Johannesburg’s city buzz is no new phenomenon to its dwellers and those who frequent it from neighbouring suburbs. Frome buses traveling from one pillar to post, and pedestrians commuting from one location to the next, the city is always abuzz and a place where many have either come to love or loathe it. But for resilient visionary and artist, David Koloane, this was the beginnings of revelations and inspirations in his artworks that heavily resembled his lived experience and those he met along the way in Johannesburg.
This was how Wednesday morning (13 November 2019) unravelled for Friends of Standard Bank who were invited to an exclusive and immersive walkabout of the city through the eyes of David Koloane. This as part of the bank’s second invigoration of the current exhibition being shown at the Standard Bank Gallery. Titled A Resilient Visionary: poetic expressions of David Koloane, the exhibition was curated by Dr Thembinkosi Goniwe and launched in Johannesburg a few months after Koloane’s passing and will run until 06 December 2019 as commemorative tribute to his life and work. It and therefore stands.
The exhibition is not only a showcase of a lifetime survey of the work of the renowned South African artist, but also marks his enormous contribution to the South African visual art landscape. “Koloane was not only an important figure in South Africa’s visual art landscape but was also a critical voice that has shaped its contemporary moment. With over five decades working in the visual art space, Koloane has had an illustrious artistic career that has cemented him as an influential figure in visual art and legendary in the role he played in creating space for Black artists,” says Dr Same Mdluli, Standard Bank Gallery Manager.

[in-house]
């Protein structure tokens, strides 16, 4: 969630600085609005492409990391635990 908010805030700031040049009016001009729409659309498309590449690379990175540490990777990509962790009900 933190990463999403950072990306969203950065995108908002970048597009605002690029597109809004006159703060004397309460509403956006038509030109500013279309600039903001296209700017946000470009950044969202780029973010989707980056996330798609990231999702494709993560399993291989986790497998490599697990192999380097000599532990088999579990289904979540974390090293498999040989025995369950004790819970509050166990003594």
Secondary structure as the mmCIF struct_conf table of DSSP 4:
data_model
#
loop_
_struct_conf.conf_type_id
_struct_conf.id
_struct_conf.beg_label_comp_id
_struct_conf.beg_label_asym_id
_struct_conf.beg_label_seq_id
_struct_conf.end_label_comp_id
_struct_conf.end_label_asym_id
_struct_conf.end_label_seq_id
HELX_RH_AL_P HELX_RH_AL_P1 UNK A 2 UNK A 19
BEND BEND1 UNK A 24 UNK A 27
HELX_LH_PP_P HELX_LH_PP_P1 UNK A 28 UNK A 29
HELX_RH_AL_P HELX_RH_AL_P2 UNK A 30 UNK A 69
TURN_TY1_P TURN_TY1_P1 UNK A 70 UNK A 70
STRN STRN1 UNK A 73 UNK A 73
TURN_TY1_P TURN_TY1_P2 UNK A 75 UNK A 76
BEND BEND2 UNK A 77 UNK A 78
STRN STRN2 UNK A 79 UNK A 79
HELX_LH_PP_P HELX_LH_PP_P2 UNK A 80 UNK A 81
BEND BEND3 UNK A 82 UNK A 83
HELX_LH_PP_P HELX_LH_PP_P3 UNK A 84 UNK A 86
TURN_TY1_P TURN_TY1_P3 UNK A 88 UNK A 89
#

In curating the show Goniwe, has made a selection of artworks by Koloane from the artist’s own personal collection, works that belong to the artist’s estate. The exhibition is thus modelled as a as a pictorial monograph that sheds panoramic insight on his creative and intellectual trajectory.
“Foregrounded is Koloane’s artistic practice, particularly his aesthetic inclinations and visual vocabulary with which he interrogates the socio-political and existential human condition. Thus, the significance of his unrelenting search for a visual language that is expressive, evocative and poetic in articulating his preoccupation with the urban life of Johannesburg, a disparate city constitutive of suburbia and townships. This is a Johannesburg that Achille Mbembe and Sarah Nuttall dub the elusive metropolis, owing to its enduring restlessness, influx, mutation, affluence, indigence, ambivalence and challenges” adds Goniwe.
In prioritising Koloane’s artistic practice, this exhibition investigates his discursive sensibilities characteristic of a socio-politically reflective modernism whose imagery intersects scenes of everyday rituals, distortive figurations and abstractive forms all of whose renditions give life to novel worlds of artistic representations. Of significance is Koloane’s struggle and triumph, not only in search of a poetic and reflective visual grammar, but also what it means to be modern Black subjects under colonial apartheid and democracy.
These endeavours, in effect, bear testament to Koloane as both witness and participant in the ongoing transformative struggle to make the (art) world a more hospitable place for Black artists. Not to mention his focus on the national and cultural struggle to bestow on South Africa the greatest possible gift which Steve Biko defined as “a more human face.” It is this gift that Koloane has shared with the world at large, a gift he continued to espouse until his passing at the age of eighty-one years. And it is his creative and intellectual gift in the form of artworks and written excerpts that this exhibition presents.